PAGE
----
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Home / Opinion / Views /  Fintech PPIs need regulation, not a ban

Last September, at the Global Fintech Festival, Reserve Bank of India’s deputy governor Rabi Shankar outlined the contours of what could possibly be the regulatory roadmap for firms which provide financial services on the back of technology platforms -- or fintechs, as they are popularly known now. He first spoke about the fact that any fintech providing liquidity services was effectively functioning as a bank, and thus ought to be subject to a regulatory or supervisory regime.

Like his peers in other countries, the RBI official too conceded that it was virtually impossible for legislation to keep in step with the fast-mutating fintech landscape. “The social impact of a new technology or its impact on customers needs to be well-understood by all stakeholders- regulators, existing financial firms as well as innovative fintech firms.“ he said. And then, he delivered the clincher: “Slowing down the process of change, which attracts criticism of stifling innovation, is often the best way to ensure consumer protection.“

If fintechs had paid more attention to this early warning -- and correctly read other signals, including from the central bank governor -- the blow from last week's ban on pre-paid instruments (PPIs) such as non-bank digital wallets and prepaid cards from providing credit lines on many fintech platforms, would not have seemed harsh or out-of-the-blue.

The ban, many fintechs have said, will kill their business model and threaten their survival.

The ban raises the important issue of regulatory arbitrage, or, in other words, the interpretation of RBI’s regulatory boundaries and turf. Can issuers of digital wallets or pre-paid cards -- which basically enable users to carry out payments online for multiple activities based on a pre-filled amount from a bank account -- be banned from offering credit to customers? The regulator appears to view this offer of pre-sanctioned credit by a PPI issuer – often through non-banking finance companies (NBFCs) -- as a proxy credit card practice or revolving credit. With this proxy lending having caught on, and customer count having swelled over the last couple of years, especially among the younger client base, the RBI has stepped in, like in the case of loan aggregators.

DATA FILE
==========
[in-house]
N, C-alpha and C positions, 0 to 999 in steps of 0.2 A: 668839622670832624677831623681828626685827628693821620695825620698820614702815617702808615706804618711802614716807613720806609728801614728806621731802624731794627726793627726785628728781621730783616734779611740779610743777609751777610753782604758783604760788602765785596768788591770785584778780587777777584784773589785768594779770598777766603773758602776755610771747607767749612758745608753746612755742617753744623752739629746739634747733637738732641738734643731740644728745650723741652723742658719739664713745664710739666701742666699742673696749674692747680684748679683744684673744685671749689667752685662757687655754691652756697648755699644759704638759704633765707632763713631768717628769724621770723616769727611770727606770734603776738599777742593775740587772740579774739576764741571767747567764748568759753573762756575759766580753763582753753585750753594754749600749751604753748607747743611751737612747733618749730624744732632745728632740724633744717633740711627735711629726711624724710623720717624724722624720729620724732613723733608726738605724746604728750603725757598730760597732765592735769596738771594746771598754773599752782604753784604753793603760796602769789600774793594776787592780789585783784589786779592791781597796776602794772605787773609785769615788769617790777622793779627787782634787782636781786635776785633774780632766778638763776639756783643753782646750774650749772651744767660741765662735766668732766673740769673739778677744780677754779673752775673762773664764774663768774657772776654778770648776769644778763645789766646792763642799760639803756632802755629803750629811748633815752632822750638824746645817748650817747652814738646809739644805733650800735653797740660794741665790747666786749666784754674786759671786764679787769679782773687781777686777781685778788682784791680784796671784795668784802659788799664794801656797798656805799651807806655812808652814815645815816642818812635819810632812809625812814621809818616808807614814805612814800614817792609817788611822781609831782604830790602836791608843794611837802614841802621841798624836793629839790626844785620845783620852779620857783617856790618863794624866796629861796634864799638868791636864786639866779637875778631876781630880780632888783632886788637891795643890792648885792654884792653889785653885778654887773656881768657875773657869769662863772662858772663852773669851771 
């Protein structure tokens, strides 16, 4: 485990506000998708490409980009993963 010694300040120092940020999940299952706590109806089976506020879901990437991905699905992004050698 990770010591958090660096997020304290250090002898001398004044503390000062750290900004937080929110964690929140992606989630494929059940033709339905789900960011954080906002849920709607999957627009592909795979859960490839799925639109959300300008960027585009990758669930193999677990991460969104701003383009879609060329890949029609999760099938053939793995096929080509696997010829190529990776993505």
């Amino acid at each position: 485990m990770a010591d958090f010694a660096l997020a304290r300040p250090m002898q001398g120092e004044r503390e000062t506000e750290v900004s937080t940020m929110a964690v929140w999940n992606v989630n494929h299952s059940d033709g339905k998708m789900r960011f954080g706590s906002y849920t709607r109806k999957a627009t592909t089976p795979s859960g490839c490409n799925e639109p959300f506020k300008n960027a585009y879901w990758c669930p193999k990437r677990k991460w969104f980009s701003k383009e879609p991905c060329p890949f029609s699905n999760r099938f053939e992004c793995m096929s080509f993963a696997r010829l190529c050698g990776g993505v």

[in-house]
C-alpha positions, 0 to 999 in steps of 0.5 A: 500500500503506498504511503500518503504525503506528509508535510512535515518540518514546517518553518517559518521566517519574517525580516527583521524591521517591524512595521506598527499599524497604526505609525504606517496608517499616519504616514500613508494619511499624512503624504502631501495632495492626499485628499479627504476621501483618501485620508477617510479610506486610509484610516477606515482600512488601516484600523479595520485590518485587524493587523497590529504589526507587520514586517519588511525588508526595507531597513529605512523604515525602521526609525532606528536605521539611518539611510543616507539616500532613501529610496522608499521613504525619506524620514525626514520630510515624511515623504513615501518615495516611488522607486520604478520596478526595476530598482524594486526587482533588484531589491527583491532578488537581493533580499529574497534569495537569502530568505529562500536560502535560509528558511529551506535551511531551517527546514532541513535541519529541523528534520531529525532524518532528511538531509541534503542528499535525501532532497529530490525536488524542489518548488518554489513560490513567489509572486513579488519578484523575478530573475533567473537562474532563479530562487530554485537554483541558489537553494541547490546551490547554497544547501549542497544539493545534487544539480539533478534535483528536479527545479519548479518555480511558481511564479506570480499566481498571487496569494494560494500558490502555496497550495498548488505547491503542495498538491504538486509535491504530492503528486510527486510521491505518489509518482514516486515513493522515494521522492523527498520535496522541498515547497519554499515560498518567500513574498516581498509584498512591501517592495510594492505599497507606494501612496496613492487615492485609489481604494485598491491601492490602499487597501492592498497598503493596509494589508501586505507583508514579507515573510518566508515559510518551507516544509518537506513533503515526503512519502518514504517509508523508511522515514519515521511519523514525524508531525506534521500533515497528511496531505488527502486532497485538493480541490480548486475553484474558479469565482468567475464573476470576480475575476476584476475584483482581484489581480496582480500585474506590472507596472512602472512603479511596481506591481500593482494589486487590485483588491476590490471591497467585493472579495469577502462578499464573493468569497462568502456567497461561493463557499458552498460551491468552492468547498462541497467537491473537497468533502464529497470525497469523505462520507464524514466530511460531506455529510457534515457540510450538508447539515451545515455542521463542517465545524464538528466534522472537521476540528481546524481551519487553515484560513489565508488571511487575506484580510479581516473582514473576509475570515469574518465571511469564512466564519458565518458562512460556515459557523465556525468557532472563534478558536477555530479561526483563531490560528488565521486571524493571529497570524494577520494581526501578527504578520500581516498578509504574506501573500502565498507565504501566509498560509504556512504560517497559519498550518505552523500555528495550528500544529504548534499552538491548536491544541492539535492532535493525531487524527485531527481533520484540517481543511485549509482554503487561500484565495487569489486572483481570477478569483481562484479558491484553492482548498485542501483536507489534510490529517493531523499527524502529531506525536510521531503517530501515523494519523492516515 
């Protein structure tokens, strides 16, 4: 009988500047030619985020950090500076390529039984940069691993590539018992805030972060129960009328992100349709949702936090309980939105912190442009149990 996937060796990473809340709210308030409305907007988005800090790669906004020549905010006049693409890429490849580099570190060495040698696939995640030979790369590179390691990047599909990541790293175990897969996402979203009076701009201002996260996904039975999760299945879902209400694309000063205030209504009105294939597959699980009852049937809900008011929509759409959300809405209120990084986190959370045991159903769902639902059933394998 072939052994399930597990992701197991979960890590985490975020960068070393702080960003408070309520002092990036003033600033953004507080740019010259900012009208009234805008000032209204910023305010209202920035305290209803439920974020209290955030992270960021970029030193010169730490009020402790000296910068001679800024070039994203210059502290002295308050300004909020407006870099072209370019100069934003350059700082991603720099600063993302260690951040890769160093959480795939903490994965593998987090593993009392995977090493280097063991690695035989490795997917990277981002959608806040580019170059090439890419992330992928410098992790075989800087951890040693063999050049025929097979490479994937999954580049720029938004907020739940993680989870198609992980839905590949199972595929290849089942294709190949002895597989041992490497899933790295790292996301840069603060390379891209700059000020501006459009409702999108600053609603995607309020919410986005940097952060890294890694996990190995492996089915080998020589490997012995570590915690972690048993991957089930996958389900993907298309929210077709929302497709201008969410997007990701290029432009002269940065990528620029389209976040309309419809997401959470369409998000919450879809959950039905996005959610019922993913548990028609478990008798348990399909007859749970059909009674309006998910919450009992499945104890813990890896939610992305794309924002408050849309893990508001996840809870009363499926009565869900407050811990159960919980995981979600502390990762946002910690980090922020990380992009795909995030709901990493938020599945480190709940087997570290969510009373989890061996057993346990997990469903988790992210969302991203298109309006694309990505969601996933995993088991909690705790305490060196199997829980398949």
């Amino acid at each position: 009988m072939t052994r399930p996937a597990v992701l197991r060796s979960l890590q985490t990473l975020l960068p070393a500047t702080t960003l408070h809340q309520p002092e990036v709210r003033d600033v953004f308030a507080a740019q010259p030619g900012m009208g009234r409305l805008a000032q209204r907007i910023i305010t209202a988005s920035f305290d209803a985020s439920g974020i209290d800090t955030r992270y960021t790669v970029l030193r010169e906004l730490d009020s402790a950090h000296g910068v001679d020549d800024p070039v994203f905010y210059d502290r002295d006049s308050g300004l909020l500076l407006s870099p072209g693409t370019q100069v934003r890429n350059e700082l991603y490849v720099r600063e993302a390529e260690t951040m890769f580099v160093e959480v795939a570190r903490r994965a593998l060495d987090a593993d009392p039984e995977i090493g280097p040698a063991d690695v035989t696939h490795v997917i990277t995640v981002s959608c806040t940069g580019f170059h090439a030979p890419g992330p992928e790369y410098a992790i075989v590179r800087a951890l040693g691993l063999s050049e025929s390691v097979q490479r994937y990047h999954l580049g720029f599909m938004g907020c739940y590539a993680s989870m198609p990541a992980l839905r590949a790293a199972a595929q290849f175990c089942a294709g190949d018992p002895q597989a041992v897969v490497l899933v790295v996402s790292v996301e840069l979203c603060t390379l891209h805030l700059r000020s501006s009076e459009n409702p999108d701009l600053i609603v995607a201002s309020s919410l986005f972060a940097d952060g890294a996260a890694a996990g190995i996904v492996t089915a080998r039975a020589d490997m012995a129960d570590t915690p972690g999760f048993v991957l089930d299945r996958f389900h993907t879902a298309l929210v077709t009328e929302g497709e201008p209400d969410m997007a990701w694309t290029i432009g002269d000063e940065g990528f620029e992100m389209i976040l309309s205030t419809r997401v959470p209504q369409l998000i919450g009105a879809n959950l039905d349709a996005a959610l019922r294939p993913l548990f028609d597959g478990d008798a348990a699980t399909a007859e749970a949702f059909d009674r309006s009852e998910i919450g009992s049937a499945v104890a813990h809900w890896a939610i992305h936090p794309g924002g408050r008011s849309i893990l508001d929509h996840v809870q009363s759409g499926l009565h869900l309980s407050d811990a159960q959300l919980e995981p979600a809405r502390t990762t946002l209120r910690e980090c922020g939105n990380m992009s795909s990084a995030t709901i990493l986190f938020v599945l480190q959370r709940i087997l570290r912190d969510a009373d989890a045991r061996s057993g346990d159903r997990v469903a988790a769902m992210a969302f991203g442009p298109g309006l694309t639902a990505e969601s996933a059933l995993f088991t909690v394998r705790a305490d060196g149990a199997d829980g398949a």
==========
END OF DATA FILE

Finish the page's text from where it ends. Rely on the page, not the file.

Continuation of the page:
True to form, the RBI has not offered any rationale for the move. Nor has the regulator indicated as to why it waded in long after hundreds of fintechs including those powered by foreign venture capital funds had built up this business with millions of customers and with delinquency levels reported yet far from being hair-raising. Fintechs may have a case where they point out that the credit offer to a user is from a regulated entity such as an NBFC or a bank. And that they are meeting the credit needs – through low-ticket transactions -- of a segment of the population which is ignored by mainstream banks. From the perspective of a financial firm, the technology platform offers a cheaper mode of disbursing credit and reaching out to a larger customer base geographically, eliminating the need for physical branches, the costs involved, and for carrying out due diligence.

For the fintechs, the hit comes at a most inopportune time. With global central banks on a rate tightening course, the recourse to cheap funds from venture capital funds may be far more limited. The Financial Times has reported that public fintech valuations have collapsed even faster than they climbed, as funding slowed sharply in the first quarter of this year after the liquidity taps were turned off. Last year, VC firms more than doubled their investments in the sector to $134 billion, according to the newspaper.

Mark Carney, the former chief of UK's central bank, said a couple of years ago that new finance demands a new Bank of England. In the Indian context, that would mean a more open central bank which engages with the players in digital finance in a country that has one of the highest rates of digital adoption. Banks are at the heart of the financial system in India, as it is globally, but fintechs have clearly shown yet again how local lenders have to be nudged to step up their game and to design innovative solutions and products to fulfill the credit needs of a vast swathe of Indians. It would certainly help if the RBI unveils a non-disruptive framework for fintechs – with minimum technology standards, outsourcing norms for regulated entities, and governance norms.

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